Almost 600 of the largest companies operating in Australia did not pay income tax in the 2013-14 financial year, figures released by the Australian Taxation Office (ATO) show.
More than 1500 companies with annual incomes of more than $100 million are on the list.
Of those companies, 960 did pay tax, while 579 companies did not pay tax.
The ATO said no tax paid did not necessarily mean companies had been engaged in tax avoidance.
Some of those companies incurred tax losses, while others used prior financial year losses or offsets to minimise their tax payment.
Companies with high yearly income paid little or no tax
The data highlights a number of companies that paid little to no tax, but does not outline how they minimised their tax bill.
However, the data does show significant differences between the total income of certain companies, and the income that was subject to tax in Australia.
Technology giant Apple had total income of about $6.1 billion, but only $247 million of that was taxable income.
The company’s tax payment was the largest of the multinational tech giants at just over $74 million, but that only equates to around 1 per cent of its total income in the 2013-14 financial year.
Apple’s competitor Microsoft had taxable income close to $104 million, less than a fifth of its total revenue of $568 million. Its tax bill was about $31 million – just 5 per cent of its income.
Google’s total income was about $358 million, but only a quarter of that was taxable. Google’s tax bill was $9 million.
All three gave evidence to a Senate Inquiry about their tax affairs earlier this year.
Cleaning company Spotless Group, which has been accused of underpaying its staff working at department store Myer, made about $2.2 billion, but paid no tax.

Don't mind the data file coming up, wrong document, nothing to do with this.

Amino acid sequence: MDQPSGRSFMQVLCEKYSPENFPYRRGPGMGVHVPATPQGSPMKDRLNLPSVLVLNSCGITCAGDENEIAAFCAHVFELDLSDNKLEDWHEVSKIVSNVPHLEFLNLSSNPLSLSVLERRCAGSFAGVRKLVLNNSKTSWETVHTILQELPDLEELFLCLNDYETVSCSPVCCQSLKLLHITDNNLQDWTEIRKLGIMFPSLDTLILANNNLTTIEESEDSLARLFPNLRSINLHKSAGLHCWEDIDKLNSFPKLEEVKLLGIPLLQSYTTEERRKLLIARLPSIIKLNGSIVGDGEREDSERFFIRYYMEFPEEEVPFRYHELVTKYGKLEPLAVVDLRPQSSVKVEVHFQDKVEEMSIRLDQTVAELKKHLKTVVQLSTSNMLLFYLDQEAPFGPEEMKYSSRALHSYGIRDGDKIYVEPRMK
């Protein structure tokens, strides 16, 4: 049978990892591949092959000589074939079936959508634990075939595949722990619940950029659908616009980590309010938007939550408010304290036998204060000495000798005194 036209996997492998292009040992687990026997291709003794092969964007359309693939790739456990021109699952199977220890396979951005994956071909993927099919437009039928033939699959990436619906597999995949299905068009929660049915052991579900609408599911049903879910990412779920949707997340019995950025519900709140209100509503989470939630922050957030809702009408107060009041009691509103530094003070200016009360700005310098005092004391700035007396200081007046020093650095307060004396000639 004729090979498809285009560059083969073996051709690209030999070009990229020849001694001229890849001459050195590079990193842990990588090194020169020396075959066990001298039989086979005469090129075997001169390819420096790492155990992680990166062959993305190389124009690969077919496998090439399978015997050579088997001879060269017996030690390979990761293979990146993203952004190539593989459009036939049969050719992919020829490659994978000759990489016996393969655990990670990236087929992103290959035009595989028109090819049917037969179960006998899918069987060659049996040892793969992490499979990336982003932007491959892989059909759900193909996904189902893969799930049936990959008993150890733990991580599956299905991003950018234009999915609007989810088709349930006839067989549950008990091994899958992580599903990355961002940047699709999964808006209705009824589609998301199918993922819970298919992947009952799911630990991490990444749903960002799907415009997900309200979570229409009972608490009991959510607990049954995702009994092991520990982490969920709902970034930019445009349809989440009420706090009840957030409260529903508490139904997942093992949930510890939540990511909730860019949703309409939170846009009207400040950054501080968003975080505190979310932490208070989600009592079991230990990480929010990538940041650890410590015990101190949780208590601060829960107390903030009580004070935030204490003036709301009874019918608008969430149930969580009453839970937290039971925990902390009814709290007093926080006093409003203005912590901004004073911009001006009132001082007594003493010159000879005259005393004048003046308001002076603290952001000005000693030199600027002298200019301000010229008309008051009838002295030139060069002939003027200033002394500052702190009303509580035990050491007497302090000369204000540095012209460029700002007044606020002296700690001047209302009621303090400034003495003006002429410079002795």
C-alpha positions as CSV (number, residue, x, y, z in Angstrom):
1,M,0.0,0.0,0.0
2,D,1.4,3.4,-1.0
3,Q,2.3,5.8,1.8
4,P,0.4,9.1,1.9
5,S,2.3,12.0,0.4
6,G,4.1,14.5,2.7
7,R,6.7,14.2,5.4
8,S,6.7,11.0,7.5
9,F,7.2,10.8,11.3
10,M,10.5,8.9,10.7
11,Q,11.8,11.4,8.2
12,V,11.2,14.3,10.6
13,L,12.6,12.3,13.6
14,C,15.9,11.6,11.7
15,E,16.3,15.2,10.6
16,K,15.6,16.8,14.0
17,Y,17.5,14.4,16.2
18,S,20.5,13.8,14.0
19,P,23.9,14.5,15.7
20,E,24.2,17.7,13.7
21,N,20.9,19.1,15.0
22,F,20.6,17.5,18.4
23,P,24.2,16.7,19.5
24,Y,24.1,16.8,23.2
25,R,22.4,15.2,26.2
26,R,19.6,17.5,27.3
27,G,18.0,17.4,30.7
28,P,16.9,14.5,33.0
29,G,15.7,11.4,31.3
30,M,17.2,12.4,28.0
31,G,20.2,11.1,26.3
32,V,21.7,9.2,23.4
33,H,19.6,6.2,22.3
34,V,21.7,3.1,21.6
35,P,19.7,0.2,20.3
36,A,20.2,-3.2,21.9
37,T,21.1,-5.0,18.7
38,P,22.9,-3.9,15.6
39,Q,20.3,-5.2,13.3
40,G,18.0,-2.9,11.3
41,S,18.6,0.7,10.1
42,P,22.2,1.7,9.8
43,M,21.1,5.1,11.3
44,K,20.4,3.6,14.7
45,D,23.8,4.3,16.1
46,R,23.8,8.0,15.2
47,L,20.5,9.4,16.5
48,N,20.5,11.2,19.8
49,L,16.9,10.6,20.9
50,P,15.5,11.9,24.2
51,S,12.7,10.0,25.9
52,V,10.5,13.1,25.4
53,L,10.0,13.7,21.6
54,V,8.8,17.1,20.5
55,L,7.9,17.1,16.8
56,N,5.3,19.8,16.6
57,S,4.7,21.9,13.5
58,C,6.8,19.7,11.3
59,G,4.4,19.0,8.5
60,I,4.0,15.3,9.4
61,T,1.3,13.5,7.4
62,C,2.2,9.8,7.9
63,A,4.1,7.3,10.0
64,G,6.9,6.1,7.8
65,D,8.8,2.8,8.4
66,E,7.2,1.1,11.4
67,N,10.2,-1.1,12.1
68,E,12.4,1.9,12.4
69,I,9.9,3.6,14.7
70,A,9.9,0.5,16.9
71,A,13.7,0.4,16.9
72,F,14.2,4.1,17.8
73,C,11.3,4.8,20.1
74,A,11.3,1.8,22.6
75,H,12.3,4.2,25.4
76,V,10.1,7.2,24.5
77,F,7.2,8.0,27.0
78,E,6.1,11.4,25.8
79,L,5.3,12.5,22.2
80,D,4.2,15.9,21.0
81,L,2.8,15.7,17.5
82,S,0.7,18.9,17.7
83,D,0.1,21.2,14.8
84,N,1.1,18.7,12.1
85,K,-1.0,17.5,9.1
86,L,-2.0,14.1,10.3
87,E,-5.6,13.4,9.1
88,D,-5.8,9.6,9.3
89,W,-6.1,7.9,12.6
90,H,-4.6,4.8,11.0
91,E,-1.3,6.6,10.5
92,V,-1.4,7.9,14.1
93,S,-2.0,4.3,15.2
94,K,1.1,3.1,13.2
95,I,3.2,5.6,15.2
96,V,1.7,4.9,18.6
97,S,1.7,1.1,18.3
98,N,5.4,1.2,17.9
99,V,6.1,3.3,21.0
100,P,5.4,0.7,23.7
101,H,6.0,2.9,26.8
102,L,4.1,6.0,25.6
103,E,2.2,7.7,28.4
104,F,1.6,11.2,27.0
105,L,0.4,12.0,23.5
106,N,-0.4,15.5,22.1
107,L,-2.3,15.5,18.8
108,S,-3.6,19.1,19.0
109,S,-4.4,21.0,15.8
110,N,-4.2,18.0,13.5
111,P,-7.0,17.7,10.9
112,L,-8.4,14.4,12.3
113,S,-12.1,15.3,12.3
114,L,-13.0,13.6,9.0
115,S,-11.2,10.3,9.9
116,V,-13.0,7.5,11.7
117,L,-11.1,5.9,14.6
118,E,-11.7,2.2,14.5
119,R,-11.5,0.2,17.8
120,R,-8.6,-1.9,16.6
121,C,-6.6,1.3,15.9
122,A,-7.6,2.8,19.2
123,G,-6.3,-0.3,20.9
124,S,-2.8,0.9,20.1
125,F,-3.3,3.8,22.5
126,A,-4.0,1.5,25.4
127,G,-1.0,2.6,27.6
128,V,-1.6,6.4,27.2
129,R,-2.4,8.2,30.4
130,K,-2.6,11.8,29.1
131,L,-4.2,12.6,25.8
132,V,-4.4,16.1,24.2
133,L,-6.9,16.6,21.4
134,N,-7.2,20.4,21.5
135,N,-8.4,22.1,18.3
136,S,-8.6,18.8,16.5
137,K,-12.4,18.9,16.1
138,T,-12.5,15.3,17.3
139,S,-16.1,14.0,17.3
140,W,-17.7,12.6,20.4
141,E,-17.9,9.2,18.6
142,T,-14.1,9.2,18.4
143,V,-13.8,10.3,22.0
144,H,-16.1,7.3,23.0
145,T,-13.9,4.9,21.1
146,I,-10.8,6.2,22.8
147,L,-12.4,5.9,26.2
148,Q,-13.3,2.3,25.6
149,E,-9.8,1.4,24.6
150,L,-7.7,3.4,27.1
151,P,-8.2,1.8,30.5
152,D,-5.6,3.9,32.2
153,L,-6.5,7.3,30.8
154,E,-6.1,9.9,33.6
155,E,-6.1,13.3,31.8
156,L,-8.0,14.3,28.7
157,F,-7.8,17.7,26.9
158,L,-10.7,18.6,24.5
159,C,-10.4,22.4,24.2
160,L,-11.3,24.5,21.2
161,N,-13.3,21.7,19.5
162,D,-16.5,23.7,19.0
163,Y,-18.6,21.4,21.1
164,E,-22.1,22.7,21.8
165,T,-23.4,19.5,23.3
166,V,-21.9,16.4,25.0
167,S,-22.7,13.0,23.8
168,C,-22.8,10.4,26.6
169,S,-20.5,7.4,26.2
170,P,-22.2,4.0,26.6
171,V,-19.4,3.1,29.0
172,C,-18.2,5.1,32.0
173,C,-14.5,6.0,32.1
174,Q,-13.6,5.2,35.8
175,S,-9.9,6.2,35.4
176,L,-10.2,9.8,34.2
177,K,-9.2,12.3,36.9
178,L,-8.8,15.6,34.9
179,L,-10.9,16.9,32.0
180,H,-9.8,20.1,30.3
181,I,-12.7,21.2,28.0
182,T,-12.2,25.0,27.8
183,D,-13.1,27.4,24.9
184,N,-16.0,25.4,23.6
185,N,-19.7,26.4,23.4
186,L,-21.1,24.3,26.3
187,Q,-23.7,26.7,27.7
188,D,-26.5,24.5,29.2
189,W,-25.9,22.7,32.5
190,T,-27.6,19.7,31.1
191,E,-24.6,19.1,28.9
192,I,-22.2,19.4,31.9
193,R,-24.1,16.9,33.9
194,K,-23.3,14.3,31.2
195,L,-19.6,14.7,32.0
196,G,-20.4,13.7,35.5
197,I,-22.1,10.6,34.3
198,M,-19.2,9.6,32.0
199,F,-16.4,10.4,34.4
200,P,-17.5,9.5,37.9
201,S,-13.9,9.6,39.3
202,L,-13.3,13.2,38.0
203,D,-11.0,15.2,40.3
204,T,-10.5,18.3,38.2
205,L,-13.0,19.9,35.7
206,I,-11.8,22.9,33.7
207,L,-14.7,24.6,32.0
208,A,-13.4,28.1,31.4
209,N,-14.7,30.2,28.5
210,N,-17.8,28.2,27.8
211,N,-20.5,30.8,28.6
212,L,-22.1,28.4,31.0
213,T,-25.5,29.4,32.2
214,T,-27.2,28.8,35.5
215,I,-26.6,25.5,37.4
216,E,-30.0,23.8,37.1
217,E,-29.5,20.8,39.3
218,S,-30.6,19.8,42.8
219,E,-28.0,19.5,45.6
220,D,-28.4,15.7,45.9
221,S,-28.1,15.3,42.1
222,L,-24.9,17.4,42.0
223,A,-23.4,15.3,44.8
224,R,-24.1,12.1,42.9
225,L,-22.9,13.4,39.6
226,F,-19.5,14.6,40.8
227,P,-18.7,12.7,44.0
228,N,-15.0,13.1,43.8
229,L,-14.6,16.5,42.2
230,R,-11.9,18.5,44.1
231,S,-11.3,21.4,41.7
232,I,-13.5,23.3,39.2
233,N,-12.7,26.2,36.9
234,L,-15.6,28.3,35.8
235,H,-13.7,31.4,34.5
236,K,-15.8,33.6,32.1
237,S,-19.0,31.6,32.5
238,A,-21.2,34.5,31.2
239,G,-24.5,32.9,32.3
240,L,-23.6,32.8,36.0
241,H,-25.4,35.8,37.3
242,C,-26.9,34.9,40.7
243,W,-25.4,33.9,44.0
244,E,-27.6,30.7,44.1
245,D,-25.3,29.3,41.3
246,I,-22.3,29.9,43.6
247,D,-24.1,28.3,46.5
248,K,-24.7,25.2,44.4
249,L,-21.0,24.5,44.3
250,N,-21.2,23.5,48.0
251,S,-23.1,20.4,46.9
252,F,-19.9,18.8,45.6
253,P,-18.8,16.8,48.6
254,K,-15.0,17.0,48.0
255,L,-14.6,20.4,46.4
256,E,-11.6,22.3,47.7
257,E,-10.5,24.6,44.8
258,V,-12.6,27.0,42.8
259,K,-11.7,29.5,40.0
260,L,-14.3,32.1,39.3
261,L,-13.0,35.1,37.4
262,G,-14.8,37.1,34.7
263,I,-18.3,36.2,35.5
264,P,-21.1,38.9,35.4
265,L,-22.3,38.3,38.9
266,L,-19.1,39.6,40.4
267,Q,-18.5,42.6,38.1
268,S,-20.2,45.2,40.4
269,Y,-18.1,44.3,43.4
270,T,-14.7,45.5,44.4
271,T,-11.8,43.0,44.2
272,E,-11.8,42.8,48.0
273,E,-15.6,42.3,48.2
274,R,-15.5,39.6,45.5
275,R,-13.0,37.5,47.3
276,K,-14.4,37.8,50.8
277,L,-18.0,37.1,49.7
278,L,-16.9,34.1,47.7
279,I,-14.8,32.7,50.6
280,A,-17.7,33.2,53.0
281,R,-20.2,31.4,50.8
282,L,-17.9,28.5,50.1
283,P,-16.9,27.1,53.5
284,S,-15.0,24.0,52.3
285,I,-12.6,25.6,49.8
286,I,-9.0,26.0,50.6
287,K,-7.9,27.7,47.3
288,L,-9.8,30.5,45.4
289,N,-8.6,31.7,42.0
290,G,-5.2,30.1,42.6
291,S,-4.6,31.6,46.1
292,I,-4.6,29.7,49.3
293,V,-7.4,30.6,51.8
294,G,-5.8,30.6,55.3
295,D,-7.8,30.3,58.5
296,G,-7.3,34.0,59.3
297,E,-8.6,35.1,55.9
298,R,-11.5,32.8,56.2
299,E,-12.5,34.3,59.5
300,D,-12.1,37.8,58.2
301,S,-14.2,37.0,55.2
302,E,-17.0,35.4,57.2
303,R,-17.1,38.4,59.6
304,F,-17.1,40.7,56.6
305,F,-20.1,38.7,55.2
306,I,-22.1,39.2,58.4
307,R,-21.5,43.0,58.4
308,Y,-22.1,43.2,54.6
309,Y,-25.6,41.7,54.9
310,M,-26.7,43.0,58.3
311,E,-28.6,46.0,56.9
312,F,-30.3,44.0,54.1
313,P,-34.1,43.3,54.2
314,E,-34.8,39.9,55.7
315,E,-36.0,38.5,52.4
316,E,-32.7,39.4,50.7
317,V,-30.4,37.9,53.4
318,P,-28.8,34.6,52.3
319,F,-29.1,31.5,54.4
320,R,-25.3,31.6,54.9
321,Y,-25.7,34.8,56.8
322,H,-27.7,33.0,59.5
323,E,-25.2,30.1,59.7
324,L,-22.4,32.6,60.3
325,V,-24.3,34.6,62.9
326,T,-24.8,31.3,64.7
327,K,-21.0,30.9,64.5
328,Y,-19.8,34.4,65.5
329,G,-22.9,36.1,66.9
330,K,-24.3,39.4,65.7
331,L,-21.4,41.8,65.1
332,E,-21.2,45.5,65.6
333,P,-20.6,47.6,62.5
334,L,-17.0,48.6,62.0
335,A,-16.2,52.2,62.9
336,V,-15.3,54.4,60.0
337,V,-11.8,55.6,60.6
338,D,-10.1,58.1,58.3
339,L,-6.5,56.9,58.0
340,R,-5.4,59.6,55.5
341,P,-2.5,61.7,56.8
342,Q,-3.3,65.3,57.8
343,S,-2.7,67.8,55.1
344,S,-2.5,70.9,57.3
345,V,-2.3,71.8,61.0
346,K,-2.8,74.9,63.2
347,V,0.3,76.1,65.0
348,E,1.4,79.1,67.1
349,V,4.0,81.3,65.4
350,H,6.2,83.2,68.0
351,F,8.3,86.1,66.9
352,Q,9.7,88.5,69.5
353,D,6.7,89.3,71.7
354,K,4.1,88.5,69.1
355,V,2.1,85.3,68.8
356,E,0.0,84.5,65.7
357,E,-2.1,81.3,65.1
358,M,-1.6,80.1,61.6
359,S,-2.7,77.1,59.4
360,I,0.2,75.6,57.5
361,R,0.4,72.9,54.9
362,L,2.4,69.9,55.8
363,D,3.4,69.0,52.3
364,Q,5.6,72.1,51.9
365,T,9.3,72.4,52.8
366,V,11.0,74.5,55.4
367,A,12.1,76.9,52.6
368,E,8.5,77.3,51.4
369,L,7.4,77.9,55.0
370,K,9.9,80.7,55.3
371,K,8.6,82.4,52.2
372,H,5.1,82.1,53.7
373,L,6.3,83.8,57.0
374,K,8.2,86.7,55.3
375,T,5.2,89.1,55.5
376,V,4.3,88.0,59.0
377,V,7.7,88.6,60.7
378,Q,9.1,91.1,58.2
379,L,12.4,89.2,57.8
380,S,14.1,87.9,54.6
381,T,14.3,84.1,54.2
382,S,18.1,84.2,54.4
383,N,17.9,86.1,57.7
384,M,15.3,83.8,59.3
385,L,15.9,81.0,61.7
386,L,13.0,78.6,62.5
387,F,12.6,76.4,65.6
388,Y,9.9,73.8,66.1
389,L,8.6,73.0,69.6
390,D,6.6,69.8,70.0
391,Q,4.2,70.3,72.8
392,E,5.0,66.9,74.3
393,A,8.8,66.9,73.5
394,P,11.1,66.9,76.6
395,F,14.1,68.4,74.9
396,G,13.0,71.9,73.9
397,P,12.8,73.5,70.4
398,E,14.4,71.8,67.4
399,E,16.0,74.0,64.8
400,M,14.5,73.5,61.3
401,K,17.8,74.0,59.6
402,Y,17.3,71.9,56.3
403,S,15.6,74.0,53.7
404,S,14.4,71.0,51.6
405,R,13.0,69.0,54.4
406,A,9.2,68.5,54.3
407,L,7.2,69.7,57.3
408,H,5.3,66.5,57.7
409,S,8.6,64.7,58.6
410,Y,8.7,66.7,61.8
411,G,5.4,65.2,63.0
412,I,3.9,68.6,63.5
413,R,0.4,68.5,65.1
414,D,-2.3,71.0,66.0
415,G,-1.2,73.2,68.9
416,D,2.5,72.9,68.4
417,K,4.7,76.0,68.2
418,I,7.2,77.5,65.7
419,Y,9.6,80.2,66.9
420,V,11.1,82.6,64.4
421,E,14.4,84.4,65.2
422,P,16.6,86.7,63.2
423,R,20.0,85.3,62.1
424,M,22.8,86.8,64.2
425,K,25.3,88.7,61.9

Embattled car manufacturer Volkswagen made almost $2 billion in 2013-14. But, its taxable income was $35 million and it only paid $10 million.
Yokohama Tyres Australia paid about $220,000 tax on a taxable income of $747,000, despite earning $121 million.
Other large companies that did not pay tax in the 2013-14 financial year include Qantas, Virgin Australia, General Motors (owner of Holden), Vodafone, petrol company ExxonMobil, online betting shop William Hill, Warner Bros Entertainment, property developer Lend Lease and media company Ten Network Holdings.
Qantas reported a $2.84 billion loss in that financial year, while the Ten Network lost almost $80 million.
Immigration detention centre manager Transfield also paid no tax in 2013-14.
Mining and banking tax bills among the highest
At the other end of the spectrum, mining giant BHP Billiton and Rio Tinto faced two of the highest tax bills in the country.
BHP made more than $40 billion in 2013-14, but its taxable income was closer to $14 billion. Its tax bill was almost $4 billion.
Rio Tinto’s taxable income was almost $11 billion after its total income reached $34 billion. The miner paid $3 billion to the ATO.
The big four banks are the next highest tax payers.
Commonwealth Bank’s income hit more than $43 billion in 2013-14, and close to $10 billion of that was taxable. It handed over close to $3 billion.
Westpac’s total income was $39 billion, of which $9 billion was subject to tax, and it paid tax of close to $2.5 billion.
ANZ’s taxable income was $8 billion, after its total earnings hit $30 billion in 2013-14. The ATO took close to $2 billion.
NAB earned close to $43 billion in 2013-14, and more than $11 billion was taxable. Their tax bill hit more than $2 billion.
Commissioner of Taxation Chris Jordan said releasing the data helped build community trust in the taxation system.
“Community trust and confidence in the way these large companies operate matters,” Mr Jordan said.
“And tax should matter to these companies. It is not something to be taken lightly.
“Collectively, these 1,500 large corporates paid almost $40 billion in company tax in the 2014 fiscal year.”
Federal Assistant Treasurer Kelly O’Dwyer reaffirmed there were many reasons why a company may not pay tax in any given year.
Shadow Assistant Treasurer Andrew Leigh seized upon the data, saying it was the sort of information the Liberal party had worked hard for the public never to see.